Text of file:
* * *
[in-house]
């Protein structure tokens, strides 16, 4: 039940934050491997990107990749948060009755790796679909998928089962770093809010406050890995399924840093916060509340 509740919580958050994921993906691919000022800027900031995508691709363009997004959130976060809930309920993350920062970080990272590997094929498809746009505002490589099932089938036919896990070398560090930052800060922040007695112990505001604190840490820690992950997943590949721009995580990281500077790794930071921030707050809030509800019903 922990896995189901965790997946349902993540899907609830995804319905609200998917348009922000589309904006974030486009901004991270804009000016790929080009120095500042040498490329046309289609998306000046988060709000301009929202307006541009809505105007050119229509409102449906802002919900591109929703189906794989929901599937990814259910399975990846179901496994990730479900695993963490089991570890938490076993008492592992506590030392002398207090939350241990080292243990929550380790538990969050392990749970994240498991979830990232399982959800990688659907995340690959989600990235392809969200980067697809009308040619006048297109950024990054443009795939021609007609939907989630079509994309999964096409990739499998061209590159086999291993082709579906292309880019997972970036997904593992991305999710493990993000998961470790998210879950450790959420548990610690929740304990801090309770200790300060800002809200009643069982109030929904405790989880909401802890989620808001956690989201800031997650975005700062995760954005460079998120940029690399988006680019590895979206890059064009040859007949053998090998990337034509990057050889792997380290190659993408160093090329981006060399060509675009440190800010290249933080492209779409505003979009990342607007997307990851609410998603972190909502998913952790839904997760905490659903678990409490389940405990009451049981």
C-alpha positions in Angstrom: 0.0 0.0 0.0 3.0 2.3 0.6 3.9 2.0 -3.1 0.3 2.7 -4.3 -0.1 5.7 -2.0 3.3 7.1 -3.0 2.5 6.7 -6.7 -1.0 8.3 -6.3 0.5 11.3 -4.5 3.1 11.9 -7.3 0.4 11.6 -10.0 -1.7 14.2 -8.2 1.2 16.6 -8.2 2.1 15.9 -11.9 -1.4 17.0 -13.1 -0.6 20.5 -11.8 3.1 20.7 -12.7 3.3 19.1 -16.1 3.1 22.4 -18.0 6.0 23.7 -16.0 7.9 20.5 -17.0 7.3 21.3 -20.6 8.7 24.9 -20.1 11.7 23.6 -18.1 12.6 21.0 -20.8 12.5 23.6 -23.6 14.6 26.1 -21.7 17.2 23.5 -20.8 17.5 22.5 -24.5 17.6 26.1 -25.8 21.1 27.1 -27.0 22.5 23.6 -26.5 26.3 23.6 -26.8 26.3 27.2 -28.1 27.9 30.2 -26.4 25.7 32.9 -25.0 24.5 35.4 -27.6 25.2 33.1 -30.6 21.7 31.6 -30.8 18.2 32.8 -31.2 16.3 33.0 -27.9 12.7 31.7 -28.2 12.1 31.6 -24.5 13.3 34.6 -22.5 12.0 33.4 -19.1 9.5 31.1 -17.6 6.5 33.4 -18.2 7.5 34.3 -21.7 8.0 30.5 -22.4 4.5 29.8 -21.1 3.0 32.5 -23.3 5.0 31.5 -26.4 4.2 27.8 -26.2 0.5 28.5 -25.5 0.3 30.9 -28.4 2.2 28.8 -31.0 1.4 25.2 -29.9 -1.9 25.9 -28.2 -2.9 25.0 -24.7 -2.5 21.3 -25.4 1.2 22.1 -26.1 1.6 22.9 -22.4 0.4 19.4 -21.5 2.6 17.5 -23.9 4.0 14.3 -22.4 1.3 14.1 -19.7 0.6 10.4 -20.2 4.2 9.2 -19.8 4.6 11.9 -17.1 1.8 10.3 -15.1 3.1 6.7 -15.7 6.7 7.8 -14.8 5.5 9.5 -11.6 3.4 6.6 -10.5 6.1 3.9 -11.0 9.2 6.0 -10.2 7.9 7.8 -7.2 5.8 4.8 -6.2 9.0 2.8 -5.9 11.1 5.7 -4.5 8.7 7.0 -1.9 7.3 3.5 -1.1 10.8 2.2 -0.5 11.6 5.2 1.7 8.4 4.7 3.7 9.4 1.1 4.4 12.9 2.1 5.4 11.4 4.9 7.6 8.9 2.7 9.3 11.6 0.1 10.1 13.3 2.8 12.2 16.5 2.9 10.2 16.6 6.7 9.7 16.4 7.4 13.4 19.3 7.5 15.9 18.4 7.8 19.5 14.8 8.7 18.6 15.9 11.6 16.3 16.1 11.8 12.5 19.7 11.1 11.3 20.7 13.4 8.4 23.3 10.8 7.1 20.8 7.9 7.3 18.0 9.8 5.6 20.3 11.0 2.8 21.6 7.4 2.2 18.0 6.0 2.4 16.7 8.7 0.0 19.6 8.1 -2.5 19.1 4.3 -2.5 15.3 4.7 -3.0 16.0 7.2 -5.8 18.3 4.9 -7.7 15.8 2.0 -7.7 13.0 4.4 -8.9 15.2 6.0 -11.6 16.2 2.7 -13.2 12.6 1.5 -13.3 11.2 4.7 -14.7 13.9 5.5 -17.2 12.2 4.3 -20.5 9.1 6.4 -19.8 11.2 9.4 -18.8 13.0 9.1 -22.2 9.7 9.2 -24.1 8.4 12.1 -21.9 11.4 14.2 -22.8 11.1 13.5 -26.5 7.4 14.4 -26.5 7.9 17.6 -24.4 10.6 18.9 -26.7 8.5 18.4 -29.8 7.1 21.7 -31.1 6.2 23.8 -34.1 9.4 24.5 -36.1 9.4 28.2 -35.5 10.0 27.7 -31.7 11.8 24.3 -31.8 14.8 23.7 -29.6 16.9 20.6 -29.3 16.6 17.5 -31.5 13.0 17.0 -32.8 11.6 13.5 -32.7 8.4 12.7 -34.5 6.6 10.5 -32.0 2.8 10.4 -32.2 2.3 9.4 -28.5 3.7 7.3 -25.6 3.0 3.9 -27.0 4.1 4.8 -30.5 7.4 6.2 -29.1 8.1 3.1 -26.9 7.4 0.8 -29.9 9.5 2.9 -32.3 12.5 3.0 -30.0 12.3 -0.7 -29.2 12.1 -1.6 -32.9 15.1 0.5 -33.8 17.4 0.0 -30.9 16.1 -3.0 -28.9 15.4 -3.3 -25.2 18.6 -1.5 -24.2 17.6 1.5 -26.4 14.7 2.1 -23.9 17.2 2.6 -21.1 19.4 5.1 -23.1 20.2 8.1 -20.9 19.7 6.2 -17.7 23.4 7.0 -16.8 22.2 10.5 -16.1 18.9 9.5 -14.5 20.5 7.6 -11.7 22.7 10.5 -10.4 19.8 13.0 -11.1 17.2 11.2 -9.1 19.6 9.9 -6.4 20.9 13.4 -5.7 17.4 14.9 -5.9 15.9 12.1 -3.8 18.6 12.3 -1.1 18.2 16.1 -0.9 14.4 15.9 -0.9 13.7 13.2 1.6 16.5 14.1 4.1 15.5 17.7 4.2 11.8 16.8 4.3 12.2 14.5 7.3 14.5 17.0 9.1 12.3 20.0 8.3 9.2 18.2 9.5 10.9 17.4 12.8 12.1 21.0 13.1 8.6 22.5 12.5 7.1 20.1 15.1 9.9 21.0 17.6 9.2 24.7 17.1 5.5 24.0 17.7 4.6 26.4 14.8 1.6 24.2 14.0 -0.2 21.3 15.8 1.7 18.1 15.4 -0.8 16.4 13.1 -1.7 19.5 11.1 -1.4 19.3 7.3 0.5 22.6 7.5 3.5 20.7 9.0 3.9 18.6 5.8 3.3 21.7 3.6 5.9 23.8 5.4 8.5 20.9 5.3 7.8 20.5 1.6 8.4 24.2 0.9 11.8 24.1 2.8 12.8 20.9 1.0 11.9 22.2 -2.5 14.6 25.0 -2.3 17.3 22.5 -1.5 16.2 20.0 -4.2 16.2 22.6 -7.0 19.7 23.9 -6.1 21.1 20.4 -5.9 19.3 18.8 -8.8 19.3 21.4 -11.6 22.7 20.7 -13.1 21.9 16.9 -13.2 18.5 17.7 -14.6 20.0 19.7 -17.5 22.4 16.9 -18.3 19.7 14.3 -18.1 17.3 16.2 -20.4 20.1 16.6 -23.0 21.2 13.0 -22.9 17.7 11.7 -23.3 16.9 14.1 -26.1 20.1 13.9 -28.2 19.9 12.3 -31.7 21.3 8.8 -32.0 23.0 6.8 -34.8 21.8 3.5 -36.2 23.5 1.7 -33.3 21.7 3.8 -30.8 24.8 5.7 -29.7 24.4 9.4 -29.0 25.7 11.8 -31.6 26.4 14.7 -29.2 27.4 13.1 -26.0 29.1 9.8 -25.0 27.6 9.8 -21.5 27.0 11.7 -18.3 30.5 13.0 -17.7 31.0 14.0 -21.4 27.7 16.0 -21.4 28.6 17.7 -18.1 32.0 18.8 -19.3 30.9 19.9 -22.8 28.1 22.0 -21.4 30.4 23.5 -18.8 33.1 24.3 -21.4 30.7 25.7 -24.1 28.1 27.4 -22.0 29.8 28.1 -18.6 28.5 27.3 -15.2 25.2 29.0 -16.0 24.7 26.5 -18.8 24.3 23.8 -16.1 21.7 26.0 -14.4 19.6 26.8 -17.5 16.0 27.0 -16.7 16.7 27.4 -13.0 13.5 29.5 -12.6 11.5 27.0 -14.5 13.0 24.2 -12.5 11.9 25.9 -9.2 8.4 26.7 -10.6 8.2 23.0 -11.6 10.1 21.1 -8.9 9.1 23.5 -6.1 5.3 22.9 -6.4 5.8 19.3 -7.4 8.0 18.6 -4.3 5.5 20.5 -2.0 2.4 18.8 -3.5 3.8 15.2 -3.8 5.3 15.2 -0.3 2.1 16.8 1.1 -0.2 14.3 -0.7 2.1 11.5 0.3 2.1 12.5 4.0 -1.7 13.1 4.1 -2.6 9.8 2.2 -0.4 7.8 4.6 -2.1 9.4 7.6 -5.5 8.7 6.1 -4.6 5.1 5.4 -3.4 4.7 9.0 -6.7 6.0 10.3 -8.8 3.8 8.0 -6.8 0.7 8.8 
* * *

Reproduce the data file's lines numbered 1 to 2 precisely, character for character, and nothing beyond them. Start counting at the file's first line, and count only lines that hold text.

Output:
[in-house]
């Protein structure tokens, strides 16, 4: 039940934050491997990107990749948060009755790796679909998928089962770093809010406050890995399924840093916060509340 509740919580958050994921993906691919000022800027900031995508691709363009997004959130976060809930309920993350920062970080990272590997094929498809746009505002490589099932089938036919896990070398560090930052800060922040007695112990505001604190840490820690992950997943590949721009995580990281500077790794930071921030707050809030509800019903 922990896995189901965790997946349902993540899907609830995804319905609200998917348009922000589309904006974030486009901004991270804009000016790929080009120095500042040498490329046309289609998306000046988060709000301009929202307006541009809505105007050119229509409102449906802002919900591109929703189906794989929901599937990814259910399975990846179901496994990730479900695993963490089991570890938490076993008492592992506590030392002398207090939350241990080292243990929550380790538990969050392990749970994240498991979830990232399982959800990688659907995340690959989600990235392809969200980067697809009308040619006048297109950024990054443009795939021609007609939907989630079509994309999964096409990739499998061209590159086999291993082709579906292309880019997972970036997904593992991305999710493990993000998961470790998210879950450790959420548990610690929740304990801090309770200790300060800002809200009643069982109030929904405790989880909401802890989620808001956690989201800031997650975005700062995760954005460079998120940029690399988006680019590895979206890059064009040859007949053998090998990337034509990057050889792997380290190659993408160093090329981006060399060509675009440190800010290249933080492209779409505003979009990342607007997307990851609410998603972190909502998913952790839904997760905490659903678990409490389940405990009451049981």